Gale Rising (Chapter 16)

I stood at the edge of the farmer’s market and stared off into the distance, where the mighty mobile river churched into the bay. Produce was on display, and a flock of D rankers, led by Hands herself, who had earned the stripes I’d placed on her shoulder, were separating it into kits so we could hand them out one by one.

Needed to be efficient if I wanted to keep this place running. Mobile wasn’t that big of a city, but…

Lots of hungry mouths, and the gears turning society were starting to crumble.

How had a week passed so quickly? Numerous minor crimes as people sensed the cooling of tensions. A few capes hospitalized with gunshot injuries.

Nothing I could do about those but tell them how well they did to stop them.

“So we’re going to be short this time?” I asked, shooting him a look over my shoulder. The cape licked against the wind.

“Just a bit. We’re down a truck,” The shipper said, flatly.

“Don’t you have a spare?” I asked, curiously.

“We lent it to the evacuation efforts over to Fairhope,” His fingers twitched slightly against his hip. “Haven’t heard anything from Fairhope in a bit. Do you know anything about it?”

“Only what the radio tells me. I’ve been busy trying to keep this place afloat,” I laughed. “After this, I’ve gotta meet up with the power plant to make sure that someone is running them fuel.”

The worker went slightly pale. “I hadn’t even thought of that. Is someone willing to do it?”

“My name still means money in this area,” I said. “And I’m willing to keep throwing it around with IOUs until this place is back on their feet.”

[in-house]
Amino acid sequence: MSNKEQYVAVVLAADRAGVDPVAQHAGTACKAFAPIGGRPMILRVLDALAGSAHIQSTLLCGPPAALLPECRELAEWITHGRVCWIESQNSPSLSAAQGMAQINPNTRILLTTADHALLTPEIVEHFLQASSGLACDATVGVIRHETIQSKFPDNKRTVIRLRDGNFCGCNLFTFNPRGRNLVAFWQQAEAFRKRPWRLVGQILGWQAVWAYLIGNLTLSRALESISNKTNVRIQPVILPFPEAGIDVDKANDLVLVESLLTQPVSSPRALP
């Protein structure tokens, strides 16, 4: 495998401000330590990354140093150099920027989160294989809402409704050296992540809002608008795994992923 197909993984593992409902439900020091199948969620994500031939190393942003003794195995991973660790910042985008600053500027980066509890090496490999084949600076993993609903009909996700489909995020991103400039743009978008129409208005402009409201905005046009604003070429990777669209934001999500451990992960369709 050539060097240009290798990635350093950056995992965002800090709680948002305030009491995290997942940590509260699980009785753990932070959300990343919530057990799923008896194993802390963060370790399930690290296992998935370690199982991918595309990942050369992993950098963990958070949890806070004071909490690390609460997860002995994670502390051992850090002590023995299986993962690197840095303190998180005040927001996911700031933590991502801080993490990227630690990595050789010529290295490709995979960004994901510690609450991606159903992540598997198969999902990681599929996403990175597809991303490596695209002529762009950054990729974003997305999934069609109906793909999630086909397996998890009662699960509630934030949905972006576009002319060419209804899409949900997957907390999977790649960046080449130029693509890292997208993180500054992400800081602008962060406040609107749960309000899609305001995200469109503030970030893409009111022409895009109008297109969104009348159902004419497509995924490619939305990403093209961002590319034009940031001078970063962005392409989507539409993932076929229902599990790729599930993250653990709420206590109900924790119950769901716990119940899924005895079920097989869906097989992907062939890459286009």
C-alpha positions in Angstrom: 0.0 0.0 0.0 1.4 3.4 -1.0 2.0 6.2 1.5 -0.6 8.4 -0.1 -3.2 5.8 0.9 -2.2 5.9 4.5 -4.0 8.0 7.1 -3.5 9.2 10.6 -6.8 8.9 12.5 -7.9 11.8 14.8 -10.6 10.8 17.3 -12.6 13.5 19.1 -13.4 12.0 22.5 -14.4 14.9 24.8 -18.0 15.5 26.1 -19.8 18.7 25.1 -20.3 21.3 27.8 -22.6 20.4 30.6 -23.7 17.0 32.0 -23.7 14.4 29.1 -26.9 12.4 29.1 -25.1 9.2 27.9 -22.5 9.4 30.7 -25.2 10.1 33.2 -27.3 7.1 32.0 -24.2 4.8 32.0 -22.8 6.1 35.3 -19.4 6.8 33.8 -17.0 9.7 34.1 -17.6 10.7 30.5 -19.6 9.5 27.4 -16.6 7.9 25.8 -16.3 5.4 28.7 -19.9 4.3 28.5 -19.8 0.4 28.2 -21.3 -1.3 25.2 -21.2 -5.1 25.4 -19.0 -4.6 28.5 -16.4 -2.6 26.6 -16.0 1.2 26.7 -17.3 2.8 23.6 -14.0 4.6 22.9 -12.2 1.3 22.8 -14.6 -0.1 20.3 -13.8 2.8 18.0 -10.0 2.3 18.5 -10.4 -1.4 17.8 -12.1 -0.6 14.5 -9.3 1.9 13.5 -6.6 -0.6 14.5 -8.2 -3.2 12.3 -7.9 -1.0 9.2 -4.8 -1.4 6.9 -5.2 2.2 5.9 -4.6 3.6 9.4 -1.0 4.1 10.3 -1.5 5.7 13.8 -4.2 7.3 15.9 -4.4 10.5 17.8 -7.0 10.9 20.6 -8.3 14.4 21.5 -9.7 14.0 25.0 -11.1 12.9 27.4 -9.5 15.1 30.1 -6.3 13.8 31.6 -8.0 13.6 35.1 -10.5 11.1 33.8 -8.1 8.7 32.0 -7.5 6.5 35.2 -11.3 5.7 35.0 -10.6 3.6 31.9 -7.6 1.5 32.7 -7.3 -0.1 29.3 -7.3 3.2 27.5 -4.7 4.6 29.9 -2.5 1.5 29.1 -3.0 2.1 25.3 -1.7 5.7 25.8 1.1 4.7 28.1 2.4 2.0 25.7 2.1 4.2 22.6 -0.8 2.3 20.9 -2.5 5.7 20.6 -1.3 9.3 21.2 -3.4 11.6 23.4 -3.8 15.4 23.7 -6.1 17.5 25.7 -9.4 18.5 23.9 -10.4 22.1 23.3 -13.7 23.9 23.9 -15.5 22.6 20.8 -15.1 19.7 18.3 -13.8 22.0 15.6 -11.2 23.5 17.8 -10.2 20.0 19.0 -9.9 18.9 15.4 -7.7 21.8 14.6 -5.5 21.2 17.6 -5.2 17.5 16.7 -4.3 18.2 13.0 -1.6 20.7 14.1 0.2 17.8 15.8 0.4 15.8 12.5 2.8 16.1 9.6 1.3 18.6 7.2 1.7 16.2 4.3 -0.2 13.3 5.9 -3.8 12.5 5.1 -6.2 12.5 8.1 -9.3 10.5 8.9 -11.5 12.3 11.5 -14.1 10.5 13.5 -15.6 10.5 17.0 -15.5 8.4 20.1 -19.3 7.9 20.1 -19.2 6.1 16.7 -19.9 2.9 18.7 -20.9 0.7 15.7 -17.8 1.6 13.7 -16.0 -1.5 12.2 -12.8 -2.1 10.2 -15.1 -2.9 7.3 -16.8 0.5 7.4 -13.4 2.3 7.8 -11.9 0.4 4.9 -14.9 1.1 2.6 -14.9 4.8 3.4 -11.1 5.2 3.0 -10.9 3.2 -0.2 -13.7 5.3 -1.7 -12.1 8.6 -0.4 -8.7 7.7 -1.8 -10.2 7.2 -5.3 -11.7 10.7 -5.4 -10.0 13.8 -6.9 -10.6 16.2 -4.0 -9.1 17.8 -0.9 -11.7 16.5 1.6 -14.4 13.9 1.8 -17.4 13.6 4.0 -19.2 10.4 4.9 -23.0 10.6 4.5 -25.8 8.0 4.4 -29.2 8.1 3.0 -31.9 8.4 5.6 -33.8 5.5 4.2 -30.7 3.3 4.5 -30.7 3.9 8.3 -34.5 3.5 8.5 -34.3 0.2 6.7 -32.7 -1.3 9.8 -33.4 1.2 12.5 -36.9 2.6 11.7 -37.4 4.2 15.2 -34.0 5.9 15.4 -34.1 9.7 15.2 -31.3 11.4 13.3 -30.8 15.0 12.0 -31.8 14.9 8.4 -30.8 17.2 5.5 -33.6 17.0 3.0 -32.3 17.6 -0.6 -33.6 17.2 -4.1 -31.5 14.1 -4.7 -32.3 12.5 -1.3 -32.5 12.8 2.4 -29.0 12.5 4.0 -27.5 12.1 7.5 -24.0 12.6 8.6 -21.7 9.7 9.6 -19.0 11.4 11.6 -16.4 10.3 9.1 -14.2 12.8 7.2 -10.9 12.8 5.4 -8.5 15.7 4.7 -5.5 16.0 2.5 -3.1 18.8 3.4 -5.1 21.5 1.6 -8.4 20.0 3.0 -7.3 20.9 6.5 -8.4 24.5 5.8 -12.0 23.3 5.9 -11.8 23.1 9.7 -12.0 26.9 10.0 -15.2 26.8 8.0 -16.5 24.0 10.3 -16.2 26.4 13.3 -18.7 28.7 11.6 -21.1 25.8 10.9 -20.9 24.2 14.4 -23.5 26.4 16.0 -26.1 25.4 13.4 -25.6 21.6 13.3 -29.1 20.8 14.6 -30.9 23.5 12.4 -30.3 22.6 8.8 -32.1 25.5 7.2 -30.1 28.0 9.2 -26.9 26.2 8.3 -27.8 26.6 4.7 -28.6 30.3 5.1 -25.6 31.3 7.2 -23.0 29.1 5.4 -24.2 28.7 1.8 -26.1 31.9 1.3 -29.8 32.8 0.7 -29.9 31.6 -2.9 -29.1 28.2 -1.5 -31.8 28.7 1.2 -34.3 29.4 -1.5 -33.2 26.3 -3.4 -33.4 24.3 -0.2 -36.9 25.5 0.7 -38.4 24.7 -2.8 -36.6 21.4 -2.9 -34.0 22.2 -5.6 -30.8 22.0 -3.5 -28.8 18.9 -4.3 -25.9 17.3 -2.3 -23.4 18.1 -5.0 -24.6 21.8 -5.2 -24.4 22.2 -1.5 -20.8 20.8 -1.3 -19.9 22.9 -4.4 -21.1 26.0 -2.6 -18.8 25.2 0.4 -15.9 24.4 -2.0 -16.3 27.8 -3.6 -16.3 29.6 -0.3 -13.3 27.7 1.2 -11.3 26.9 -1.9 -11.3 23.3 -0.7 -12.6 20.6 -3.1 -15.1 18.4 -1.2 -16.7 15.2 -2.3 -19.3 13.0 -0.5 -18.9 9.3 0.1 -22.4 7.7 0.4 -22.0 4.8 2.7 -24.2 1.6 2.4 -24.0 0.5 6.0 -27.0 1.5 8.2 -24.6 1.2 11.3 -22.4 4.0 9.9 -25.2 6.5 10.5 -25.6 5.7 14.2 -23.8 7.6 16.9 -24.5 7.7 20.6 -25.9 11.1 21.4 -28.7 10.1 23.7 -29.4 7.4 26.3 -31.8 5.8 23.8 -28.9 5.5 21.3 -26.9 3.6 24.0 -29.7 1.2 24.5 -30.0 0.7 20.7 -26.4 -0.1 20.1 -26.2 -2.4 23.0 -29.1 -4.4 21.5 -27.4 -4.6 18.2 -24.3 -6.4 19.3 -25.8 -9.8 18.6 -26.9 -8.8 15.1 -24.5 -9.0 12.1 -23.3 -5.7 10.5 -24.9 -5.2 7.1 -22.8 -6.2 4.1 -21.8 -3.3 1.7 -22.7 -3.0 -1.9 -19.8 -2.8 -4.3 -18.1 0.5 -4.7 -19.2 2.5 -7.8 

The worker paused, and pursed his lips.

“What’s wrong?” I asked.

“See, there’s a bit of a problem. We’re down a truck, yes, so getting the food here is going to be harder. But… we’re also short of what we were expecting to bring here.”

My gaze snapped back to him rigidly. “Thieves?” I asked.

“Thieves. Someone is helping themselves to the produce before we get it into the truck,” The worker sighed. “Is there any chance you can spare another cape or two to watch the farm?”

I turned and looked over the operation we were working here, splitting off fruits and vegetables into serving sizes and portion sizes, and watched Hands direct it all. She was at least C Rank material, if the tests hadn’t overlooked her.

“I’ll see what I can scrounge up. What about two I already sent you?”

He hesitated for just a moment. “They’re doing fine… I’d just like a few more helping hands.”

I shot him a long look. “If there’s something wrong, you need to tell me. I can have them moved to other farms, other places.” I laughed. “There’s not exactly a shortage of places that need help.”

We weren’t near one of the harvesting seasons, so we had to make do with what side crops were almost ready to be taken up. Half of the food on display here were from store houses. Food banks. A week in and those who were already susceptible to food shortages were showing up in droves.

The grocery stores were already out of anything but dented cans. Their open and empty shelves were haunting to look at, and the workers inside milled about vacantly, trying to figure out what to do.

Communications were still mostly down; the roads were like Carnival without the police. Without the government of Alabama: the government buildings were still mostly tucked away inside of the Montgomery containment zone, and there hadn’t been a signal out of the place in over a week. Just a continual broadcast to report to the Fairhope shelter.

So we’d moved on from being the law to also running the infrastructure and being a charity services. Keeping everything in check.

Pins and needles, but it made me hellishly nervous. They were all listening to me. Was it my name? Did they just look for a leader in times like this? How did they all scurry around like ants trusting my words, when they could just think for a moment and realize that I didn’t have any inherent control over them?

“It’s nothing,” The worker said. “I think they’re getting tired helping move things around. You sure we’re getting reimbursed for all of this?”